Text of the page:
Their attention is masterfully courted, with gags so practiced and true they are funny for everyone. The kids are belly-laughing at Duck’s indignant quacks (Kenny King manages to squeeze real eloquence into all of Duck’s utterances), and at a bit of gorgeous slapstick with a fish, while adults enjoy subtle cheeky wordplay.
Above all, parents feel their children were welcome and wanted at this show, in the hands of professionals who will guide our little ones through this experience. How else can a child learn how to behave at the theatre if he has not had the chance to misbehave at the theatre?
And this isn’t a show just for children. Full of beautiful allegories and moments of real philosophical power, it is a think piece, and perhaps a way to have a difficult conversation with yourself about dying.
And yes, as the story saddens there are some little ones who are upset, but I have always walked away from great theatre with tears in my eyes. And what this beautiful little play is trying to teach us is that it isn’t all smiles and superheroes; that there is sadness and stillness and that snow must fall. And that’s theatre, as it is life. A must-see for all ages.
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Provokes many existential questions
Review by Ashleigh Pope 20th Apr 2016
Duck, Death and the Tulip, Peter Wilson’s stage adaptation of the same-titled children’s book by Wolf Erlbruch, broaches the topic of death with warmth and geniality.
Directed by Nina Nawalowalo, this adaptation humanises Death by casting him as a character that switches between his human and puppet-form.
We first meet Duck, our playful and childlike protagonist, in a calm and dimly lit space as he explores his surroundings to a piece of gentle piano music by Gareth Farr reminiscent of a lullaby. The puppeteer’s skills are evidenced through the constant and precise movement of the puppets. Even while Duck is stationary, he breathes and looks around; this creates the illusion of life.
Duck excitedly jerks his head in all directions as he examines the world around him. He reacts to the nuances of his environment, quite literally stopping to smell the flowers. The audience remains entirely focused as we watch Duck, apart from the occasional giggles and mutterings of “that’s funny” from our younger members.
We then follow the blossoming friendship between Duck and the character, Death. Duck meets Death after he senses a presence around him. He peers around corners of the set, attempting to confront it and for a while, however, Death manages to avoid being seen. This surreal exchange is well rehearsed, and the way the puppeteers switch between fast and slow tempos results in a number of near-misses that creates tension for the audience; we expect at any moment for Duck to discover Death.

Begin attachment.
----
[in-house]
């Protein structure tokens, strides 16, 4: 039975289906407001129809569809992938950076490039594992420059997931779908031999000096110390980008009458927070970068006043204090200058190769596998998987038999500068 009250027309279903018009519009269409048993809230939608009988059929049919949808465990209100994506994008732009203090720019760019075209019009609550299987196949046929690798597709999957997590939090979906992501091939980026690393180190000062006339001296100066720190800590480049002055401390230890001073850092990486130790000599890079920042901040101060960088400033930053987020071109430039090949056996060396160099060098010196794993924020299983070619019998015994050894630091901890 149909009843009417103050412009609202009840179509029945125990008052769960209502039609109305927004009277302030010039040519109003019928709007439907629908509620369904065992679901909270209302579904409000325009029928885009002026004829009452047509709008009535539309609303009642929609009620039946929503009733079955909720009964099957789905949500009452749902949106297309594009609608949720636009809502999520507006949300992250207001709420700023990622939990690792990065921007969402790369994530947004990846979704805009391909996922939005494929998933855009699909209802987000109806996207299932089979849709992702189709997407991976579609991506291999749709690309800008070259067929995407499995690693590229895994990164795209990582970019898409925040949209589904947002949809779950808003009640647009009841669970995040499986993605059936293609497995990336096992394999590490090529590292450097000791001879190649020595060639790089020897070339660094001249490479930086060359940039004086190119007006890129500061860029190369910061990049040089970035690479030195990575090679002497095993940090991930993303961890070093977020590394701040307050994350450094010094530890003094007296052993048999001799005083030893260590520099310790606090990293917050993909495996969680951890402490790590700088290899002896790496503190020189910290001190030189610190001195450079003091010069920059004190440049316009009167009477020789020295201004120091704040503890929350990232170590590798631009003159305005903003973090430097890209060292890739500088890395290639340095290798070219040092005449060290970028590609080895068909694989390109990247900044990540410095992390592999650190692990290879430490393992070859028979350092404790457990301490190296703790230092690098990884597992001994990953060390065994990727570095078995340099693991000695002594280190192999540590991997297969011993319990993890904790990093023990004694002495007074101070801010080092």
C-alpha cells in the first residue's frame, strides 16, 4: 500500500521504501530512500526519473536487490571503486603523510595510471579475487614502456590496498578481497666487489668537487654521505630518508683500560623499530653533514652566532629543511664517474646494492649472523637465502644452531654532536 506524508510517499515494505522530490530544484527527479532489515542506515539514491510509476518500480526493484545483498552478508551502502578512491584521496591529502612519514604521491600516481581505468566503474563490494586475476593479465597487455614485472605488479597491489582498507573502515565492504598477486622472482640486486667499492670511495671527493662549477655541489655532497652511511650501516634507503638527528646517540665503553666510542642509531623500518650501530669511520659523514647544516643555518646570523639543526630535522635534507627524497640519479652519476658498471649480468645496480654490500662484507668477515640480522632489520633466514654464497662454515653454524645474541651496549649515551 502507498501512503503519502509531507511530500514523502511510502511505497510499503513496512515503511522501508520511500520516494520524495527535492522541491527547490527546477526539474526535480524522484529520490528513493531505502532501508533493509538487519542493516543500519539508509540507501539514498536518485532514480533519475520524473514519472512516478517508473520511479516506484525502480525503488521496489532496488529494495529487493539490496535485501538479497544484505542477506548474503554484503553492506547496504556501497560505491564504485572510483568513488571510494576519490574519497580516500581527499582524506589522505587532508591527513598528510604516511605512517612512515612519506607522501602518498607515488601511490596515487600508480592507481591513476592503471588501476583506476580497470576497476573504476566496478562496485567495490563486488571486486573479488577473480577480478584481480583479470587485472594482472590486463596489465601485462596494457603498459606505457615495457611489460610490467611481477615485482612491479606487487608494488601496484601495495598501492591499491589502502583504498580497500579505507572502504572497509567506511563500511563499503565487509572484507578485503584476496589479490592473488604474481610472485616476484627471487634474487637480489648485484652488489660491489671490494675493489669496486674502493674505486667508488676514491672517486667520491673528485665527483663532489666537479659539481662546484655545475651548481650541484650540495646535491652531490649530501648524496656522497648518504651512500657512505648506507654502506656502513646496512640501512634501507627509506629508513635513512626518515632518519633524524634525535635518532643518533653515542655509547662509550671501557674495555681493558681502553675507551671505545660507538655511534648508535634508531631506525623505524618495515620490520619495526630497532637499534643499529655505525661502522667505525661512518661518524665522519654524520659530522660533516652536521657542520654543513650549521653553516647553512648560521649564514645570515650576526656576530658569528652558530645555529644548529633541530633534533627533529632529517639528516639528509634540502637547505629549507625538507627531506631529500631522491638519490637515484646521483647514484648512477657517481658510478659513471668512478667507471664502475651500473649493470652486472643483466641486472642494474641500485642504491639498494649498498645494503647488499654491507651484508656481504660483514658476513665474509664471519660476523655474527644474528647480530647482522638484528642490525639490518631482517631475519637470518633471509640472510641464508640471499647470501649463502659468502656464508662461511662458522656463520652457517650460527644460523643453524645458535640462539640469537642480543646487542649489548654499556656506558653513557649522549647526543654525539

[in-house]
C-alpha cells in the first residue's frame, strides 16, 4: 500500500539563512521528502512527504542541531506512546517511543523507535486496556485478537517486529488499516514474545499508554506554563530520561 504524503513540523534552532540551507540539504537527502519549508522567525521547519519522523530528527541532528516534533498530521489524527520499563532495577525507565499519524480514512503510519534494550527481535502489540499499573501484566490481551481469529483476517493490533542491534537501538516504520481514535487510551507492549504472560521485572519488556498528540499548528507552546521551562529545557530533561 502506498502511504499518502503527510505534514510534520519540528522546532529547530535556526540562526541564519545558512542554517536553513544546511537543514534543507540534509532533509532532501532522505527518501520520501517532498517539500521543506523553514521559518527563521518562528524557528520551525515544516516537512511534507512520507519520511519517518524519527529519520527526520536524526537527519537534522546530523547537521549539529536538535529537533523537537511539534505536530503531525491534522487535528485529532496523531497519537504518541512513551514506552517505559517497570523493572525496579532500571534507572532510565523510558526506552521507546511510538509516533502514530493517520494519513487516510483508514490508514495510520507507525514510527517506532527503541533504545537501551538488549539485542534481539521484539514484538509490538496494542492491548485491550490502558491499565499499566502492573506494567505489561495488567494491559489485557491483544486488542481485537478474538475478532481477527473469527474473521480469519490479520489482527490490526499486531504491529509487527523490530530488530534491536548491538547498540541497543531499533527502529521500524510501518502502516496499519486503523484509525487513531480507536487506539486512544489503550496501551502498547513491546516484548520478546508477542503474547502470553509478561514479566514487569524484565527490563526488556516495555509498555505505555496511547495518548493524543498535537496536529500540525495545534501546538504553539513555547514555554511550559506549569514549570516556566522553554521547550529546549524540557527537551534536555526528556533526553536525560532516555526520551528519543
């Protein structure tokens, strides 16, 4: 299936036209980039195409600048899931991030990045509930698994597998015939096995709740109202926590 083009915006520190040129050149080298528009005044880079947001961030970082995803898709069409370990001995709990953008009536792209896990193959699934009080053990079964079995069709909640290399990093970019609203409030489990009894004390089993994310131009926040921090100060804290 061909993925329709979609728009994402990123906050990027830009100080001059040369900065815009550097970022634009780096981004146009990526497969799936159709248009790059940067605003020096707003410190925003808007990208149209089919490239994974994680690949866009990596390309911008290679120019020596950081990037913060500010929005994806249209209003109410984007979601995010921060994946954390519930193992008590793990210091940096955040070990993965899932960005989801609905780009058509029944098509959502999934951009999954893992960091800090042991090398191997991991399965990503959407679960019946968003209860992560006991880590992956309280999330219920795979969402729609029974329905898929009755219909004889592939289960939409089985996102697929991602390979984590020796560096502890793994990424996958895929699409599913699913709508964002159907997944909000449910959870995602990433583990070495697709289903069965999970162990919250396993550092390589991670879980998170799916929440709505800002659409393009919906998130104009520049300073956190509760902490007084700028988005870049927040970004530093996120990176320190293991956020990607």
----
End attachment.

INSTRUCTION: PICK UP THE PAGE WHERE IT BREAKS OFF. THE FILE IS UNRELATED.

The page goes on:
Eventually they find each other and Duck accepts the fact that Death is like his shadow — always there in case something happens to him. They then stay together for the remainder of the show, bonding over swimming in the pond, taking tea, and climbing a tree.
Duck and Death’s relationship, enables the audience to visually explore the natural life-cycle through a range of stage pictures that detail everyday occurrences. For example, Death, perched at the front of the stage on a suitcase, prepares a cup of tea for himself and Duck as Duck inquisitively observes the process from a distance. They then mindfully drink it, exaggerating their responses to hold the focus. As Duck and Death sip the tea, their chests rise, they pause between each sip for a vocalised “aaaaaaaaahhhhhhh” of enjoyment before the next.
The dream-like imagery is sustained through the use of lighting. The lights are positioned directly above the subject, using deep shadows and bright contrast to highlight the subjects’ features. This creates unnatural shadows which reinforce the illusory aesthetic.
Duck, Death and the Tulip provokes many existential questions, and it does so without imposing any religious or nonreligious ideologies. While initially the character of Death is a confronting presence, there is something sweet and comforting about him that we grow to accept. Death is normalised through the day-to-day activities that Death and Duck participate in together — reminiscent of Grandfather-Grandson bonding. The audience experiences Death in his dutiful yet humanised form, providing some grounding for when we have no choice but to experience death.
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Sweet tale could be a quack-up
Review by Janet McAllister 14th Mar 2016
The original Duck, Death and the Tulip is an exceptionally stunning “sophisticated” picture book, written by Wolf Erlbruch and famously translated by Wellington’s Gecko Press.
The makers of this puppet theatre show, then, have given themselves a challenge: they’ve attempted to adapt what is primarily adult/young adult literature for 4-8-year-olds. [More]
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Faultless, enjoyable, challenging and expertly made
Review by Lexie Matheson 06th Mar 2016
The Auckland Arts Festival plays a very special role in the cultural milieu that is the diverse and ever-evolving city of Auckland. Once almost exclusively an opportunity to celebrate international acts of quality visiting our shores, it has rapidly become a far more egalitarian event with New Zealand productions reaching, and sometime exceeding, the excellence of those from overseas.